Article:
Thirdly, the volatility and unpredictability of markets, whose behaviour has become much more difficult to predict, means that national governments, who their citizenry look to in troubled times to protect them from the worst effects of economic convulsions and recessions, are effectively ‘flying blind’ and therefore unable to anticipate and influence events.

All of this means that if security and stability are morally desirable, then the effects of globalisation at the macroeconomic level work against both in terms of good ethics.

Having said this, there is one remaining caveat. Although the general thrust of this entire blog entry would seem to indicate that the neoliberal conceptions of capitalism, consumerism, and economic globalisation are all ethically suspect in relation to the impact that they have had and are still having on the world and the natural environment, the news is not all bad.

Firstly, it has also been demonstrated that a capitalism that is more transparent and regulated may lead to better ethical outcomes. As it is presently the dominant economic system, in the absence of a viable alternative, the curbing of its excesses would seem to be the way forward. It is also very much worth highlighting the conclusions reached by Peter Singer when considering the period of economic globalisation that took place between 1988 to 2008, which he summarises as follows:

*The incomes of the bottom 5 percent of the world’s people (around 360 million people) have remained the same.

*The incomes of the bottom third of the world’s people (about 2.4 billion people) have risen by 40 – 70 percent.

*The incomes of people at or slightly below the median income (about 380 million people) have risen by 70-80 percent.

*The incomes of the top 1 percent (about 72 million people) have risen by 60 percent.

If our overriding priority is the welfare of everyone affected by economic globalization we should think of this as good news.’

It may also be worth noting that – to take one specific example – poverty in China has been significantly reduced since the country was opened up to free trade. According to the World Bank, more than 850 million Chinese people have been lifted out of extreme poverty, and China’s poverty rate fell from 88 percent in 1981 to 0.7 percent in 2015. As of 2020, China has succeeded in eradicating absolute poverty but not the poverty defined for upper middle-income countries which China belongs to. China still had around 13% of its population falling below this poverty line of $5.50 per day in 2020, but the progress that has been made would continue to support Singer’s view that capitalism is producing better outcomes for some of the poorest people on the planet.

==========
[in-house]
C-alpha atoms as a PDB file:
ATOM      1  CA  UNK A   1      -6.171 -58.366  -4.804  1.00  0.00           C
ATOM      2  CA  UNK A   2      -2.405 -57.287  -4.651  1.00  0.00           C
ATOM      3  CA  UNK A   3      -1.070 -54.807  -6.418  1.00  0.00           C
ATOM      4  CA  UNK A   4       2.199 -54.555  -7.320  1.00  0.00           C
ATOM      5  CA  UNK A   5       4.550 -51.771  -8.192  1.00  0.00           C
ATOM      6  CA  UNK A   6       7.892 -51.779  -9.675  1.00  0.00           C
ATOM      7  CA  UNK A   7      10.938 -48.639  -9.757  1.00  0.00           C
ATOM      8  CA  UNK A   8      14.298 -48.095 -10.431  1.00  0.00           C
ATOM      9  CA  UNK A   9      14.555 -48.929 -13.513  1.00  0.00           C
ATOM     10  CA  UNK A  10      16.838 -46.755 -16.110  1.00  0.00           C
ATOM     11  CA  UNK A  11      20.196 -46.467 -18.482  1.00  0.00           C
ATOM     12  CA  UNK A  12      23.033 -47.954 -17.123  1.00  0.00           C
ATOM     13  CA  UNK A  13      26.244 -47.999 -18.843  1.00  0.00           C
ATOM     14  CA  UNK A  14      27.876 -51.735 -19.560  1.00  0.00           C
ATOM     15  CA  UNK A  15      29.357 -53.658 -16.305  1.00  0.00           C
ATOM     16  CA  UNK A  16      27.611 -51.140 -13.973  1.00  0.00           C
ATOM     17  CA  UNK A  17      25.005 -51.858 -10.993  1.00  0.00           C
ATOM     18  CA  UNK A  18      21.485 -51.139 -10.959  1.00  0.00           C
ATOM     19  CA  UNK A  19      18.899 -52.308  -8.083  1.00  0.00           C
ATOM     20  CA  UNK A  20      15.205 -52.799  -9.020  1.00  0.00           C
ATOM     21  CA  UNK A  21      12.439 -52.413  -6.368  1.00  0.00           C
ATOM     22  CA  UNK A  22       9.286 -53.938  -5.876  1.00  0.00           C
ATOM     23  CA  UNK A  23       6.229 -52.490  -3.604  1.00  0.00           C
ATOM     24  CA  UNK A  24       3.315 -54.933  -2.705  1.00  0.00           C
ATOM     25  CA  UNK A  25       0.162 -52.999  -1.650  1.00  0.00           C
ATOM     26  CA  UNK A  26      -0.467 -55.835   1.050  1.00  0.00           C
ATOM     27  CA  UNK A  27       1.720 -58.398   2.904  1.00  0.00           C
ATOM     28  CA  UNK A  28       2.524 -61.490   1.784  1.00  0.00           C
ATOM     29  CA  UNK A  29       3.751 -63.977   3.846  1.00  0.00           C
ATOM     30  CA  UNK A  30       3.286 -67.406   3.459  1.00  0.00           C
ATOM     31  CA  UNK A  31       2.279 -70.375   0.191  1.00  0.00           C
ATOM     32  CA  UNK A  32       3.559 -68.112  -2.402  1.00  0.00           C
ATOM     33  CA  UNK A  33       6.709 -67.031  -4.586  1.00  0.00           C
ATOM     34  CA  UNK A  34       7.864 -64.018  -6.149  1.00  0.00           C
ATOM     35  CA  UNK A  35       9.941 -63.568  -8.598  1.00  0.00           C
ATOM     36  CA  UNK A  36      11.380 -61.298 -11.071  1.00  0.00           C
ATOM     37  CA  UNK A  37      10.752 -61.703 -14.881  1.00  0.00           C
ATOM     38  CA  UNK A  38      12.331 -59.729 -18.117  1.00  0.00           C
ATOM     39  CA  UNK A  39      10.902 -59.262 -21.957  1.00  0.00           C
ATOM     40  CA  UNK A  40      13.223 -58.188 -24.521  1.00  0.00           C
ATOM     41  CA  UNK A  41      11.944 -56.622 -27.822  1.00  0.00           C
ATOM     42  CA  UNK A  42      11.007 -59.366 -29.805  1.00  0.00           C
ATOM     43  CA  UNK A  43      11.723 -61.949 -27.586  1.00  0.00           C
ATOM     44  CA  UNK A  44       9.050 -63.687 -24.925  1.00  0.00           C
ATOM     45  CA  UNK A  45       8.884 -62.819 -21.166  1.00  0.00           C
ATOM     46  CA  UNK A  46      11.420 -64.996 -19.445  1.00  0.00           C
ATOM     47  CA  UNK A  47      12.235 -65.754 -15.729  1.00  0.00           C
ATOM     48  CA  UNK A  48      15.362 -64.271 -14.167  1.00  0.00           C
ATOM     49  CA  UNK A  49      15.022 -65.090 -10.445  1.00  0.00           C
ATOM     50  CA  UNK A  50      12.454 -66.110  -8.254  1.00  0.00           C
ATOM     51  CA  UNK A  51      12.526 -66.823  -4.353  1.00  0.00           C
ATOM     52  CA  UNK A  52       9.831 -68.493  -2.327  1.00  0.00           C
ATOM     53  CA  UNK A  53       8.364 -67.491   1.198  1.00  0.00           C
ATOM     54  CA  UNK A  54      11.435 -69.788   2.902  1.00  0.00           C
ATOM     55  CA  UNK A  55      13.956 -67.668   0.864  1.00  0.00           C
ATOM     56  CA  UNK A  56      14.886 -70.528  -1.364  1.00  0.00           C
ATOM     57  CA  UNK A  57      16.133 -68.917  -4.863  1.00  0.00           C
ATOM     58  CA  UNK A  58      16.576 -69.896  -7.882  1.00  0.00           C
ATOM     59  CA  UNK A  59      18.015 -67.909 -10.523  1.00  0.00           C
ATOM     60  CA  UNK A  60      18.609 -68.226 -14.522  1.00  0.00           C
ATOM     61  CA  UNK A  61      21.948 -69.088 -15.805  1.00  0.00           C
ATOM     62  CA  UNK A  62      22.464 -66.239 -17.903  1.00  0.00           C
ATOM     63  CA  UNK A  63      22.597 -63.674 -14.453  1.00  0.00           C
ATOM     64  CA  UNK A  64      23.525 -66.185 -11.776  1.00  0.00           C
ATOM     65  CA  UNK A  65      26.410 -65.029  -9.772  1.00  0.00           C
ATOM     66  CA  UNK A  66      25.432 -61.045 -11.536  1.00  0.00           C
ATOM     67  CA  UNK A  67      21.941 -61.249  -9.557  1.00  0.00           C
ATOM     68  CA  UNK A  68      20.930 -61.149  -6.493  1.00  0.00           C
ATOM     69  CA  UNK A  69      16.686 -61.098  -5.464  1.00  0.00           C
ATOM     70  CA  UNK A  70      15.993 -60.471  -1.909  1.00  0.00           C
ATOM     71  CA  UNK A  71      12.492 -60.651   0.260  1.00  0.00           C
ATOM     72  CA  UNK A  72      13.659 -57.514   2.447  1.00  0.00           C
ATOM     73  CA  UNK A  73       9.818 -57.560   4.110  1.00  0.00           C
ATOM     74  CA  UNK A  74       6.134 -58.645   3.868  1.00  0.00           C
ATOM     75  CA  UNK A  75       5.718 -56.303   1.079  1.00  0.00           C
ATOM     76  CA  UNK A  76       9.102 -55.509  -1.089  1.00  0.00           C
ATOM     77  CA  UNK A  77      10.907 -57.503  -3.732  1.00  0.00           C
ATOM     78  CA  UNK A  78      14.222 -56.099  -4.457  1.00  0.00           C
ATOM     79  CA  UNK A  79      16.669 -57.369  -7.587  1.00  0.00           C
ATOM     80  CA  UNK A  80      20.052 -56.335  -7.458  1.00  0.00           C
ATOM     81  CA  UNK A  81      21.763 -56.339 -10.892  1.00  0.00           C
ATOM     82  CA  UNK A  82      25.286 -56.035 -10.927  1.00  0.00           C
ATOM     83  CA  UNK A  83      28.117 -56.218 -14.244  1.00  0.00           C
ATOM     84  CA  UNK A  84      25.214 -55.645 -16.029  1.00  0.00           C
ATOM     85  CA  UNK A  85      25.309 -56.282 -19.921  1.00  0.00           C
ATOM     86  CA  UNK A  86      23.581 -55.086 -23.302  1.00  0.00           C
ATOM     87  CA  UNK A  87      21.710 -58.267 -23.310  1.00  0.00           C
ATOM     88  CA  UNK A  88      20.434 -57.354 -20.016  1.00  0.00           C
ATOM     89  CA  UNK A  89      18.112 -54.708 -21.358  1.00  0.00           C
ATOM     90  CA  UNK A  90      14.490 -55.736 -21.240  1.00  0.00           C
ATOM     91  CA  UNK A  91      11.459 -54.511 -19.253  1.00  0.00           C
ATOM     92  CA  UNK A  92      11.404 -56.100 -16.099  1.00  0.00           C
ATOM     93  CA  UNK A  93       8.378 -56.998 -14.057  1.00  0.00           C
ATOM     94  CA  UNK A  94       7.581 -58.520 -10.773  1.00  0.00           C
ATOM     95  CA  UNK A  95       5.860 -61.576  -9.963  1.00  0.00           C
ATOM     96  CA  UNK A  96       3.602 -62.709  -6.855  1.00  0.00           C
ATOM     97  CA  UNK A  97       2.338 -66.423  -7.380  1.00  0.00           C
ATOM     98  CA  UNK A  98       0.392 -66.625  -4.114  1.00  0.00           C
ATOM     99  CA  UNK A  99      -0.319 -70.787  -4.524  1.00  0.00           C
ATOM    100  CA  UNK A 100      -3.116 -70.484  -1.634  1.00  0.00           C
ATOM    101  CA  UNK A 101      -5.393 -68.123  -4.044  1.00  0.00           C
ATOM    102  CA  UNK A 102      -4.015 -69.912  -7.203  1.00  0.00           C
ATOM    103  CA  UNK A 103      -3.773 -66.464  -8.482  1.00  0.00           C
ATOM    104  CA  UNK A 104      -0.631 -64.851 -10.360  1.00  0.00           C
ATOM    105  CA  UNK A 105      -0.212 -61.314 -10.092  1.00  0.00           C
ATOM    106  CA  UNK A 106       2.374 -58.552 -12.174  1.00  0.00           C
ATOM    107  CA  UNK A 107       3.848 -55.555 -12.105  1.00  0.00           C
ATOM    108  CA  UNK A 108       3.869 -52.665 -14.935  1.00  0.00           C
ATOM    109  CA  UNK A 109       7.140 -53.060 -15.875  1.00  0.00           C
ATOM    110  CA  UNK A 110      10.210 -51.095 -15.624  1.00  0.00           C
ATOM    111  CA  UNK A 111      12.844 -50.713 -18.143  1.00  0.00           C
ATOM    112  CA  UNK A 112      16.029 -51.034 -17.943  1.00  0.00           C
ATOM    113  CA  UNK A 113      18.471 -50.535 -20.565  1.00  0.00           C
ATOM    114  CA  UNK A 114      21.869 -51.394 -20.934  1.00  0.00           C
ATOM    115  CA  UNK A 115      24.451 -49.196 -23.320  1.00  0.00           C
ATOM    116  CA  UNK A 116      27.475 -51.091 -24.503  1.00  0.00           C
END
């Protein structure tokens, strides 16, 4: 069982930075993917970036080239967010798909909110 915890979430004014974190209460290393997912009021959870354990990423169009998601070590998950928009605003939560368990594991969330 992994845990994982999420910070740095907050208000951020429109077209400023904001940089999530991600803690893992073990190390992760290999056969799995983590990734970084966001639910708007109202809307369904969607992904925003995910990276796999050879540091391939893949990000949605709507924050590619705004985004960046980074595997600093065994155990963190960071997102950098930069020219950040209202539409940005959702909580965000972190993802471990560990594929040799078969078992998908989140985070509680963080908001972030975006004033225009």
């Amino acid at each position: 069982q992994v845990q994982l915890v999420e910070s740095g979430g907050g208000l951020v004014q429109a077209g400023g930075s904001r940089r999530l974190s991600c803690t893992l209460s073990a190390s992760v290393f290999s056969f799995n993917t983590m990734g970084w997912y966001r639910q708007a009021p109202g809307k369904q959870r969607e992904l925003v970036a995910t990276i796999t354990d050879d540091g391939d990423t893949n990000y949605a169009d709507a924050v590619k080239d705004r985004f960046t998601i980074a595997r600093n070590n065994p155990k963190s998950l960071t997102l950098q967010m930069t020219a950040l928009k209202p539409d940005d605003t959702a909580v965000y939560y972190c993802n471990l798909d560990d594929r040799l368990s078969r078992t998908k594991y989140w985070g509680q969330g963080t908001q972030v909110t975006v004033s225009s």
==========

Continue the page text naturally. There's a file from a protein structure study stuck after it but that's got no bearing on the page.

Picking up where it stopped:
Finally, Singer argues that the focus should be on ensuring that everyone has enough rather than the reduction of inequality. To support this claim he points out that a society in which most enjoy a standard of living comparable to that in Norway even when a minority of its citizens are billionaires would be preferable to a different one that is egalitarian but in which everyone was at the level of the typical Eritrean. As he puts it, ‘what matters is people’s welfare, not the size of the gap between rich and poor’, though he does caution that greater inequality can be detrimental to overall welfare (as Wilkinson and Pickett have found).

Emissions Trading

Emissions trading is a capitalist solution to the problem of greenhouse gas emissions and is a method through which countries that emit more than their fair share of those gases can still meet their targets. They do so by purchasing extra capacity from other countries that have been set limits on emissions that they fall below. As high emitters tend to be rich countries, and developing countries are poor ones, everyone benefits. For example, LEDCs (Less Economically Developed Countries) have something they can sell that will help them to raise money to pay for their own needs while MEDCs (More Economically Developed Countries) get to meet their targets. Additionally, LEDCs are provided with an incentive to put their signature to binding agreements on quotas, as without these quotas they would have nothing to sell.

Carbon emission trading for CO2 and other greenhouse has already been introduced in China, the European Union and other countries as a key tool for the alleviation of climate change, and it possible that at some point in the future, a fully global form of this kind of trading will be contemplated.